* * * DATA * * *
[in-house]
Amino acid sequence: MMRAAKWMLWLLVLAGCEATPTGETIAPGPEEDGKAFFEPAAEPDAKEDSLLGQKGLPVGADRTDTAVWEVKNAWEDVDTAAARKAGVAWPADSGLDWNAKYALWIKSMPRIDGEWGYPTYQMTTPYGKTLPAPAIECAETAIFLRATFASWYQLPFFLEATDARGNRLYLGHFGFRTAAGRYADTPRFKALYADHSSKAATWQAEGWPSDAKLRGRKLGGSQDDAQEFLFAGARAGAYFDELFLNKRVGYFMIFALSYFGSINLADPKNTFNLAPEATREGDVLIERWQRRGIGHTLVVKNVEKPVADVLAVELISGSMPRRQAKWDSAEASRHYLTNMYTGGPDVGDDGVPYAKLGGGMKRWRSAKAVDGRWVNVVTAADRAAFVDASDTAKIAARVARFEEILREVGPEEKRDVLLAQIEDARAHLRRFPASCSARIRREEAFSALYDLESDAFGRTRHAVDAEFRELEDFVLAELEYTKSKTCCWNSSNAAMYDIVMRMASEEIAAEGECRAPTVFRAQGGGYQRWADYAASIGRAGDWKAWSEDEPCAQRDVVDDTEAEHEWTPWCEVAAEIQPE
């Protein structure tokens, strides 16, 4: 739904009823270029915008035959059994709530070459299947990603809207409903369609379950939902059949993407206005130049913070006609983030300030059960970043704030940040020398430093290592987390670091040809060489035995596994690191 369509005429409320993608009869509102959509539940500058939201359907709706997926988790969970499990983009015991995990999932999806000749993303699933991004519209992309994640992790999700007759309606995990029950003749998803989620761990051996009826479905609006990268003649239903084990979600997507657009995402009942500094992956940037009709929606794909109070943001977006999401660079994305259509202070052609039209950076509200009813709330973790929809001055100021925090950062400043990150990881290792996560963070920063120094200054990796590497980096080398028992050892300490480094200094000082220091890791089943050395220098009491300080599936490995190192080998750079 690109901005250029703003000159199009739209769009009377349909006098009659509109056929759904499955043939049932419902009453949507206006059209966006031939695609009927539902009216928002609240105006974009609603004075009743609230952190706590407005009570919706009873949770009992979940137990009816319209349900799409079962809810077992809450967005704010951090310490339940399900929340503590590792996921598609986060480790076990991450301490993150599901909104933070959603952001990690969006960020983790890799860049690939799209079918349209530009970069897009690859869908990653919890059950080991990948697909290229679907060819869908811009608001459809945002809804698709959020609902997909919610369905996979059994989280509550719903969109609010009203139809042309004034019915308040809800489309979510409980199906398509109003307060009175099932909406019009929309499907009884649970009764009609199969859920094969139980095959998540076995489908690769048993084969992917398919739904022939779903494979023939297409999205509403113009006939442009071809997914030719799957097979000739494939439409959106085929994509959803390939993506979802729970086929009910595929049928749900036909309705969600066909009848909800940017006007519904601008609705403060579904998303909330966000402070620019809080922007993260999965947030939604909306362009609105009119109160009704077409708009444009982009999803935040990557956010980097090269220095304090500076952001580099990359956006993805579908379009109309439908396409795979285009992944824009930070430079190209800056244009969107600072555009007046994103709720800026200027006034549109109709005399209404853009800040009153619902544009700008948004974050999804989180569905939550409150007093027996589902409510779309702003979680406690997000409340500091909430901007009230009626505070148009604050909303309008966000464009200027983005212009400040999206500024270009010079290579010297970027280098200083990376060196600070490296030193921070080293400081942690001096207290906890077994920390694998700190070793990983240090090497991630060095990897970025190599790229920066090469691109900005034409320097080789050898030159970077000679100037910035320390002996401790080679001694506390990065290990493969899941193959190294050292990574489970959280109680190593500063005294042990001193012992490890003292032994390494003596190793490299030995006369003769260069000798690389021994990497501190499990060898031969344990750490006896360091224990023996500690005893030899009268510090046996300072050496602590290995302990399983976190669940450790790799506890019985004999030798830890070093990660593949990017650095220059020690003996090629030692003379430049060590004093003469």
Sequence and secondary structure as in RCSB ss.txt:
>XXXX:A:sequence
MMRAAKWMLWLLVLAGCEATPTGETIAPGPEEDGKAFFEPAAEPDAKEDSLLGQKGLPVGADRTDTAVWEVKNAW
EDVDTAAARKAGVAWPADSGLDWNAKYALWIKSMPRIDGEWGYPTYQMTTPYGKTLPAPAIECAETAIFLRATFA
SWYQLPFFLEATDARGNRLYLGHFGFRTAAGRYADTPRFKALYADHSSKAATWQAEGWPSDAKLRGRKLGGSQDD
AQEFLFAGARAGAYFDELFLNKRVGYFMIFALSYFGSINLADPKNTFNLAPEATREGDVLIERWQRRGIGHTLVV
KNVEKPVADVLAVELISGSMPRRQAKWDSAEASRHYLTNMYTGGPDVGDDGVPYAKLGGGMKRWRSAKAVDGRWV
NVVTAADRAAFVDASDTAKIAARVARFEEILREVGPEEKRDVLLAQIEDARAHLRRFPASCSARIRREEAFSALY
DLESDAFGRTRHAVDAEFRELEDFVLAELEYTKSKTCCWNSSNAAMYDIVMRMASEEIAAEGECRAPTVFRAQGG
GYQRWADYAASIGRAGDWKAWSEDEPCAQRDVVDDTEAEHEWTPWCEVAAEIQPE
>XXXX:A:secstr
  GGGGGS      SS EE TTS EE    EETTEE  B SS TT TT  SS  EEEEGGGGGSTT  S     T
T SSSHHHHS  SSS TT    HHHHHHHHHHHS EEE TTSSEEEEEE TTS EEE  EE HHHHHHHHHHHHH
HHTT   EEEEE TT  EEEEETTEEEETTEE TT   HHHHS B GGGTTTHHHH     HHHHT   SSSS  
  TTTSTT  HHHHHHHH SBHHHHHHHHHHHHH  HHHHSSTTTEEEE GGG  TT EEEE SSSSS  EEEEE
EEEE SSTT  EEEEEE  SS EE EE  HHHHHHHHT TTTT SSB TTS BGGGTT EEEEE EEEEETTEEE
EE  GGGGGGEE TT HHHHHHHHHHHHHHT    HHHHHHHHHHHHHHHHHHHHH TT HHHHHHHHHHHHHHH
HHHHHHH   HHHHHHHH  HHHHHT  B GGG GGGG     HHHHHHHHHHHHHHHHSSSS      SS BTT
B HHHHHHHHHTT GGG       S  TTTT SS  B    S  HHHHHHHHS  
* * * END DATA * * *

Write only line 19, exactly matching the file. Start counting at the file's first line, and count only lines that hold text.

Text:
EEEE SSTT  EEEEEE  SS EE EE  HHHHHHHHT TTTT SSB TTS BGGGTT EEEEE EEEEETTEEE